All parishes and schools are required to apply for access to a server dedicated to performing background checks that investigate workers’ criminal history. According to the SCYP, some parishes and schools have neither applied for access, nor initiated the background check process.
Those charged with overseeing compliance urge parishes to prioritize background checks and training. Pastors are called to make announcements at the end of Mass regarding employee and volunteer compliance.
More than a dozen schools and parishes on the list cite staffing issues and high turnover rates as a major hindrance to compliance. However, various authorities recognize that the noncompliance issue is problematic, and that background checks and training are a must. The director of communications for the Archdiocese of Newark stated that the Archdiocese will be acting aggressively to bring any noncompliant parishes into full compliance.
Standards for Compliance
Churches and schools should bring themselves into compliance with The Charter by meeting several standards as set forth by the Archdiocese, including:
- Having all applicants for Church personnel positions that involve contact with minors read and sign an agreement to abide by the Policies and the Archdiocesan Code of Ethics
- Cooperating, as necessary, with criminal record checks that shall be conducted after hire but before the start of ministry or volunteer work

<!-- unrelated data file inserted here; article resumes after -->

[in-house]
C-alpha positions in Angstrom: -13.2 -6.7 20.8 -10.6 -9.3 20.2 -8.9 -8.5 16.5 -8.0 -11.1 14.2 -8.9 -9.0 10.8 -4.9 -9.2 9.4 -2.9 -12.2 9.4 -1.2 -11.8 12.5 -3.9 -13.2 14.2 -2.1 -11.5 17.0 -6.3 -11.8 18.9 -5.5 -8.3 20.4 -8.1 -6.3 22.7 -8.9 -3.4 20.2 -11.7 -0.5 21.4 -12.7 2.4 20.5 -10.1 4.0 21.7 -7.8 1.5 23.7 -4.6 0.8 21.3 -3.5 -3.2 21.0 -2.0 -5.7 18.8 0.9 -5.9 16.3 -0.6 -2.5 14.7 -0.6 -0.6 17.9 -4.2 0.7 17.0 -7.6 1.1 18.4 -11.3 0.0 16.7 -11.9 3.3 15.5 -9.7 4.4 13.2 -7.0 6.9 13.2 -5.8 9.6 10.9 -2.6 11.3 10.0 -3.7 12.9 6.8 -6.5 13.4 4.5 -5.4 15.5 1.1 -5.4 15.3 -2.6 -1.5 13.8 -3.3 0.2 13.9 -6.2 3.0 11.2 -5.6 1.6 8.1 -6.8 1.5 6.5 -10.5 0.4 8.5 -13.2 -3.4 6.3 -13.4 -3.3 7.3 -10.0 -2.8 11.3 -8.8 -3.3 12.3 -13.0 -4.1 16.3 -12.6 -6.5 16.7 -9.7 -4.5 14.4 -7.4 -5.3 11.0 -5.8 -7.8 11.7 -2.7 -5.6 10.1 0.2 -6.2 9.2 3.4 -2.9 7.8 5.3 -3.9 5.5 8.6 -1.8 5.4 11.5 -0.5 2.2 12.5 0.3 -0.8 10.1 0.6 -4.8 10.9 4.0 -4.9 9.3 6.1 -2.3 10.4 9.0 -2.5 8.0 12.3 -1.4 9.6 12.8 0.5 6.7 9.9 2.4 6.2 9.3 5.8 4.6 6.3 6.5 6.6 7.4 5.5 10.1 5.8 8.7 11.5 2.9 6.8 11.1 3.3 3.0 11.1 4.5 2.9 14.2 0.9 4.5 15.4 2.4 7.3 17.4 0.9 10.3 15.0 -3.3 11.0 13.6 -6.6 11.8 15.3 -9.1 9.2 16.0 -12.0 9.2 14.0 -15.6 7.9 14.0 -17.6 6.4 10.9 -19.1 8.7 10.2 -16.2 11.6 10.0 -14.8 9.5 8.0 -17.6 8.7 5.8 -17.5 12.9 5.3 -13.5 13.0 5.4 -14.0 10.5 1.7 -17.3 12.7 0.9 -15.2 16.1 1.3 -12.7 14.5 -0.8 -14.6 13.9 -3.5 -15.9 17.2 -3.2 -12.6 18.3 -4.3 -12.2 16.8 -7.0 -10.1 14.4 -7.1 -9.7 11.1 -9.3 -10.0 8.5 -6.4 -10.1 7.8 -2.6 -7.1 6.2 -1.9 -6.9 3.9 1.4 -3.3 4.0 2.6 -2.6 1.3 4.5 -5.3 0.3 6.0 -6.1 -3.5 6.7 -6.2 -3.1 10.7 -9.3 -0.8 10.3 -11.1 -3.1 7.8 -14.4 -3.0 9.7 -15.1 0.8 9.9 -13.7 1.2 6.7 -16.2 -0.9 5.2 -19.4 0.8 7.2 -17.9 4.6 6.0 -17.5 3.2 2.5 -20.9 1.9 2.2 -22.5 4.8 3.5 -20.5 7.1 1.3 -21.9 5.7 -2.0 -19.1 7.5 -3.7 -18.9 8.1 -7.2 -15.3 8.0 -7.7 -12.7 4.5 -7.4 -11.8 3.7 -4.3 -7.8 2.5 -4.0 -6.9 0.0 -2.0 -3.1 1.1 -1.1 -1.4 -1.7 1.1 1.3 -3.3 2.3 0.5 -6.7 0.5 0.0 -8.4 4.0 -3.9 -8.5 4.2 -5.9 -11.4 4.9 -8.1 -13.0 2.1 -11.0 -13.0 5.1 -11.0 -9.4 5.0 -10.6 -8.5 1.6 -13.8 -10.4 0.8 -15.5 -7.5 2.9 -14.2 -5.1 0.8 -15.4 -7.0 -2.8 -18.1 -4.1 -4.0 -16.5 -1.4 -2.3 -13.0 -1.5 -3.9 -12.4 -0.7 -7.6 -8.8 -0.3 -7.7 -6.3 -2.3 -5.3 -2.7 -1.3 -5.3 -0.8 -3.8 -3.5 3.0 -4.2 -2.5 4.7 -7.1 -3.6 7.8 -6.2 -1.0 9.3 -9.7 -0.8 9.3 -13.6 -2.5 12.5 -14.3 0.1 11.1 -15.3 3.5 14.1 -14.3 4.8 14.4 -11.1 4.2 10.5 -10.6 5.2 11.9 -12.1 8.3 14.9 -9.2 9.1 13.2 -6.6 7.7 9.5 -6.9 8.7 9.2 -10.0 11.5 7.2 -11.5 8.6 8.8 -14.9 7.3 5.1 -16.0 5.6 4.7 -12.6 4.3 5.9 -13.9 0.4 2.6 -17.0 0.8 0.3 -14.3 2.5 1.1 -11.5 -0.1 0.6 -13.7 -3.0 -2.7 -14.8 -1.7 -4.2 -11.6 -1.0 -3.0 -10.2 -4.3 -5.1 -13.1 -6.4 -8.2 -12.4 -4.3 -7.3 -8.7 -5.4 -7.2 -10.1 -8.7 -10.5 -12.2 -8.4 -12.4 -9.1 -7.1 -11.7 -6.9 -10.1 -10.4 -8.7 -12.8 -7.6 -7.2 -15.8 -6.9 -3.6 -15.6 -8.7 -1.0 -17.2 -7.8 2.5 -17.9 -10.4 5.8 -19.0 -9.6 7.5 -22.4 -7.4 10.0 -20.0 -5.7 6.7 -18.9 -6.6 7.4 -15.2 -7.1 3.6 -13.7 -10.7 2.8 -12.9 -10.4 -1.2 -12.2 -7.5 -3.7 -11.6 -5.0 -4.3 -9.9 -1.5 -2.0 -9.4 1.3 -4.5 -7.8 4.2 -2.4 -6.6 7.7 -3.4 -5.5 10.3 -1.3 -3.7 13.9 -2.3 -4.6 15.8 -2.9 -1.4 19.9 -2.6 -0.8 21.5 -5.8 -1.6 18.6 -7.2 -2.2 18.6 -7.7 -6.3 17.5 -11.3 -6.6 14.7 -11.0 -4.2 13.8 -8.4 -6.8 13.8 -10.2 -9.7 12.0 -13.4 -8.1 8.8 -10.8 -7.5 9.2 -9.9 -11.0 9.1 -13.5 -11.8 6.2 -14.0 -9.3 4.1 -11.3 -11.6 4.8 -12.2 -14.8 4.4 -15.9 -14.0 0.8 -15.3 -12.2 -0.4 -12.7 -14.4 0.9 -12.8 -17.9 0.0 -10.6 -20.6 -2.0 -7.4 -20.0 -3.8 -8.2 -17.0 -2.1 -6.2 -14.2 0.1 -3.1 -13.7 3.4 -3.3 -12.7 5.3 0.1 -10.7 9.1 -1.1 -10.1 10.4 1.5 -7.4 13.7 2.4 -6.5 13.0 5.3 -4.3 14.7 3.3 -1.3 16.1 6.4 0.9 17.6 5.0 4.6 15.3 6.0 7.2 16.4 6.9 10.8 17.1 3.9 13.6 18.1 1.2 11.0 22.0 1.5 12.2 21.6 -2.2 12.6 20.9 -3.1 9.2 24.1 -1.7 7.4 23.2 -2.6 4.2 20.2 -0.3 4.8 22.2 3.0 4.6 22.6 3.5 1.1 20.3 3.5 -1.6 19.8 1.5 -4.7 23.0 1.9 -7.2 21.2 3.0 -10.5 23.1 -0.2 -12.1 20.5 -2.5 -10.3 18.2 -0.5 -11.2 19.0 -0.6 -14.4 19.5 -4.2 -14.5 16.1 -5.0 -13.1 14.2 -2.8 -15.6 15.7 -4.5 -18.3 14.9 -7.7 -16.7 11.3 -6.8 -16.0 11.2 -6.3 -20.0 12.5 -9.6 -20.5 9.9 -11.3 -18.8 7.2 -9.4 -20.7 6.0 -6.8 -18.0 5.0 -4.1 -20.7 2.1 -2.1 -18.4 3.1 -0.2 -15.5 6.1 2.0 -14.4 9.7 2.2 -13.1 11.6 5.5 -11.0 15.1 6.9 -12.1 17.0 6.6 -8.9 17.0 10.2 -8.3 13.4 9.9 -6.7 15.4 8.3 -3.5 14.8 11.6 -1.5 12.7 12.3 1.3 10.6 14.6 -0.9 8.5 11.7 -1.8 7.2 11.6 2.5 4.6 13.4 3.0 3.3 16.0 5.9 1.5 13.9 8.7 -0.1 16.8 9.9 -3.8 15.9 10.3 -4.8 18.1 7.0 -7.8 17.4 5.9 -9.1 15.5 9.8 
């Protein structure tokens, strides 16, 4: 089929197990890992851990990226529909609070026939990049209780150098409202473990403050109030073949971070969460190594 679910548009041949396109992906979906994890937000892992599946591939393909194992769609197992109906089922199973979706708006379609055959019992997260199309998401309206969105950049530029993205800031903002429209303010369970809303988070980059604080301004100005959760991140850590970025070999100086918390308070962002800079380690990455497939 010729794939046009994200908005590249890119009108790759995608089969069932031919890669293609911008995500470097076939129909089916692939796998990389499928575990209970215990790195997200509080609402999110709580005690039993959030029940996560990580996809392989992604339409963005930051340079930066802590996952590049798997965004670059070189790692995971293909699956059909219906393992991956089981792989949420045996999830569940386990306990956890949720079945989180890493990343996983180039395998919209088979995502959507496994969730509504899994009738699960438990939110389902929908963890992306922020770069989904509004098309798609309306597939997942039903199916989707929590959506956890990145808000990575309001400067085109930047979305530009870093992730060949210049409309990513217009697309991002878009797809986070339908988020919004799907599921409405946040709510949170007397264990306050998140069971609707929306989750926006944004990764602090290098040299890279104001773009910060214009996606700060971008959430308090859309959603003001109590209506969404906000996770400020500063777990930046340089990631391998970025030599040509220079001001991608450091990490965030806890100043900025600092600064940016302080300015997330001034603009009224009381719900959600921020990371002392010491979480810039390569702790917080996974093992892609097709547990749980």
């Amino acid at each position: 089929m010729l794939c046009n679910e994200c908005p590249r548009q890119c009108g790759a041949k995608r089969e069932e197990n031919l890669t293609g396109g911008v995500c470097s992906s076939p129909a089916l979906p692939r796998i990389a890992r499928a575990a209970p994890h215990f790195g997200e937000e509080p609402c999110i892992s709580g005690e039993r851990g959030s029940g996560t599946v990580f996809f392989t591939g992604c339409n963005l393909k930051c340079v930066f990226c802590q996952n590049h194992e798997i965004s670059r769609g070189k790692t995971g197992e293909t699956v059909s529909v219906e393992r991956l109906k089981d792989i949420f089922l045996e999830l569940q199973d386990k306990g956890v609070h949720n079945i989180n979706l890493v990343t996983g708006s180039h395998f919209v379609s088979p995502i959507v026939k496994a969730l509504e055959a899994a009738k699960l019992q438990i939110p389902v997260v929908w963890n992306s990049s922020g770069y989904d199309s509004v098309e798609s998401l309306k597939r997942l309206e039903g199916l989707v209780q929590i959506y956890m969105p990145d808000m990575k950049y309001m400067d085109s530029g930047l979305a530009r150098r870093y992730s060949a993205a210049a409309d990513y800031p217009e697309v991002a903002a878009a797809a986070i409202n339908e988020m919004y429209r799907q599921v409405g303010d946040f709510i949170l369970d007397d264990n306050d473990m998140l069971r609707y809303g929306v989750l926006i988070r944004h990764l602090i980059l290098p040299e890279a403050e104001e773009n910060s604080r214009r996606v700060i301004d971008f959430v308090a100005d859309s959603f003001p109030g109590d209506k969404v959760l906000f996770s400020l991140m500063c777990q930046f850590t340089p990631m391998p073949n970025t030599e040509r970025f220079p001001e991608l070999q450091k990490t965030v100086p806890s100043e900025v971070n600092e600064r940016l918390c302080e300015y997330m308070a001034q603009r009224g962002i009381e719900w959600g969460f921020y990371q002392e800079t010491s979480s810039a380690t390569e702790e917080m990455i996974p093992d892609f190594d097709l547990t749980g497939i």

- Requiring church personnel who are involved with minors to participate in training by attending the Protecting God’s Children program
If you are seeking to bring your church or school into compliance with state and federal regulations, contact MacMain Leinhauser by filling out an online inquiry or calling us at 484-318-7106.
The Science of Good Policing
There is much controversy surrounding different police tactics used across the United States and their effectiveness, particularly stop-and-frisk. A new report published by the National Academy of Sciences, Medicine and Engineering looks at proactive policing methods and evaluates the pros and cons of each.
What is Proactive Policing?
Proactive policing refers to the use of proactive response methods to reduce crime and is different from a proactive decision made by police officers in specific situations. Before the implementation of proactive policing, police departments typically operated by reacting to crimes after they occurred. In the 1980s and 1990s, emphasis shifted to the police taking more initiative to prevent crime and target its underlying causes.
The lead author of the report, a criminologist at George Mason University, worked with a panel of 15 experts that included lawyers, statisticians, other criminologists and former police chiefs. The current president of the Police Foundation, and a co-author of the report, expressed optimism that police departments would be open to using the results of their analysis of research on popular proactive policing strategies.